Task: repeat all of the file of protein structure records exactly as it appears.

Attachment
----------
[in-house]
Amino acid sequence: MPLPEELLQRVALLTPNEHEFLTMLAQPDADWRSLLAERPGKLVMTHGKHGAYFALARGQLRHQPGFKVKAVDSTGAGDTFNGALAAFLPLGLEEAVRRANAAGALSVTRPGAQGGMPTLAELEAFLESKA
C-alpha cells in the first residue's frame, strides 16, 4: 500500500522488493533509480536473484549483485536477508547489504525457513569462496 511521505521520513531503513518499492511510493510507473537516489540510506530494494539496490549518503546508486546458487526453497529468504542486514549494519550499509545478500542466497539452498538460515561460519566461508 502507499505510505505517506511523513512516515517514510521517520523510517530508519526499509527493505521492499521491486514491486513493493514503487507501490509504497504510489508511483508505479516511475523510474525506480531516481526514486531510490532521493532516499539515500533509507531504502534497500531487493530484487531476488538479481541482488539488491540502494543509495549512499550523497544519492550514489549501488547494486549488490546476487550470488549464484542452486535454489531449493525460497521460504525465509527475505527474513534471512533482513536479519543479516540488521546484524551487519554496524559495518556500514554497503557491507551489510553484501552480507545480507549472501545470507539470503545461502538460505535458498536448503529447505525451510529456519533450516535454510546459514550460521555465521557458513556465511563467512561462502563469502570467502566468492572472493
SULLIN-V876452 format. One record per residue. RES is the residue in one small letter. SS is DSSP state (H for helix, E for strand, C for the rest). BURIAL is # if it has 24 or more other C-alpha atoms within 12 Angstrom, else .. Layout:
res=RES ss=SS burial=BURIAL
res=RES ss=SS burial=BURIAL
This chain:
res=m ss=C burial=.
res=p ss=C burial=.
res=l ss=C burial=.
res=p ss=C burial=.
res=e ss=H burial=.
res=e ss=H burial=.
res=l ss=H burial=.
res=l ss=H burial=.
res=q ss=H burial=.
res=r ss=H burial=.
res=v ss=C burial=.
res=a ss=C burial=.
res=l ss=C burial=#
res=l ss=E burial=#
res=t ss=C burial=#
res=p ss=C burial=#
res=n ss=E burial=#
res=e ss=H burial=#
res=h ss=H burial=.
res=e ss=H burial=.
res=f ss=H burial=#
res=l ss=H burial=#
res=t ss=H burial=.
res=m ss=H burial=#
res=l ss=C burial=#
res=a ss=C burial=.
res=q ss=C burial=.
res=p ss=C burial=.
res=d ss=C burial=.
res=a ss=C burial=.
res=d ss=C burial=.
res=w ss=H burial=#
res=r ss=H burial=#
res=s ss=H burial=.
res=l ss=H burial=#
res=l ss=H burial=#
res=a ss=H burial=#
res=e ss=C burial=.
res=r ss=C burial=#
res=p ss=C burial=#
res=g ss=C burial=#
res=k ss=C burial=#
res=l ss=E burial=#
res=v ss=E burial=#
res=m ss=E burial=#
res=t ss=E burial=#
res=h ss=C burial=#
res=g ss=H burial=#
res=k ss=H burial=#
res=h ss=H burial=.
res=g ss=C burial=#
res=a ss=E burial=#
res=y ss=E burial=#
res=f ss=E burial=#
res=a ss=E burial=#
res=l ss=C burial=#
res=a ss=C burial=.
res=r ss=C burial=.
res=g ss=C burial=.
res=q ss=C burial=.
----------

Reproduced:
[in-house]
Amino acid sequence: MPLPEELLQRVALLTPNEHEFLTMLAQPDADWRSLLAERPGKLVMTHGKHGAYFALARGQLRHQPGFKVKAVDSTGAGDTFNGALAAFLPLGLEEAVRRANAAGALSVTRPGAQGGMPTLAELEAFLESKA
C-alpha cells in the first residue's frame, strides 16, 4: 500500500522488493533509480536473484549483485536477508547489504525457513569462496 511521505521520513531503513518499492511510493510507473537516489540510506530494494539496490549518503546508486546458487526453497529468504542486514549494519550499509545478500542466497539452498538460515561460519566461508 502507499505510505505517506511523513512516515517514510521517520523510517530508519526499509527493505521492499521491486514491486513493493514503487507501490509504497504510489508511483508505479516511475523510474525506480531516481526514486531510490532521493532516499539515500533509507531504502534497500531487493530484487531476488538479481541482488539488491540502494543509495549512499550523497544519492550514489549501488547494486549488490546476487550470488549464484542452486535454489531449493525460497521460504525465509527475505527474513534471512533482513536479519543479516540488521546484524551487519554496524559495518556500514554497503557491507551489510553484501552480507545480507549472501545470507539470503545461502538460505535458498536448503529447505525451510529456519533450516535454510546459514550460521555465521557458513556465511563467512561462502563469502570467502566468492572472493
SULLIN-V876452 format. One record per residue. RES is the residue in one small letter. SS is DSSP state (H for helix, E for strand, C for the rest). BURIAL is # if it has 24 or more other C-alpha atoms within 12 Angstrom, else .. Layout:
res=RES ss=SS burial=BURIAL
res=RES ss=SS burial=BURIAL
This chain:
res=m ss=C burial=.
res=p ss=C burial=.
res=l ss=C burial=.
res=p ss=C burial=.
res=e ss=H burial=.
res=e ss=H burial=.
res=l ss=H burial=.
res=l ss=H burial=.
res=q ss=H burial=.
res=r ss=H burial=.
res=v ss=C burial=.
res=a ss=C burial=.
res=l ss=C burial=#
res=l ss=E burial=#
res=t ss=C burial=#
res=p ss=C burial=#
res=n ss=E burial=#
res=e ss=H burial=#
res=h ss=H burial=.
res=e ss=H burial=.
res=f ss=H burial=#
res=l ss=H burial=#
res=t ss=H burial=.
res=m ss=H burial=#
res=l ss=C burial=#
res=a ss=C burial=.
res=q ss=C burial=.
res=p ss=C burial=.
res=d ss=C burial=.
res=a ss=C burial=.
res=d ss=C burial=.
res=w ss=H burial=#
res=r ss=H burial=#
res=s ss=H burial=.
res=l ss=H burial=#
res=l ss=H burial=#
res=a ss=H burial=#
res=e ss=C burial=.
res=r ss=C burial=#
res=p ss=C burial=#
res=g ss=C burial=#
res=k ss=C burial=#
res=l ss=E burial=#
res=v ss=E burial=#
res=m ss=E burial=#
res=t ss=E burial=#
res=h ss=C burial=#
res=g ss=H burial=#
res=k ss=H burial=#
res=h ss=H burial=.
res=g ss=C burial=#
res=a ss=E burial=#
res=y ss=E burial=#
res=f ss=E burial=#
res=a ss=E burial=#
res=l ss=C burial=#
res=a ss=C burial=.
res=r ss=C burial=.
res=g ss=C burial=.
res=q ss=C burial=.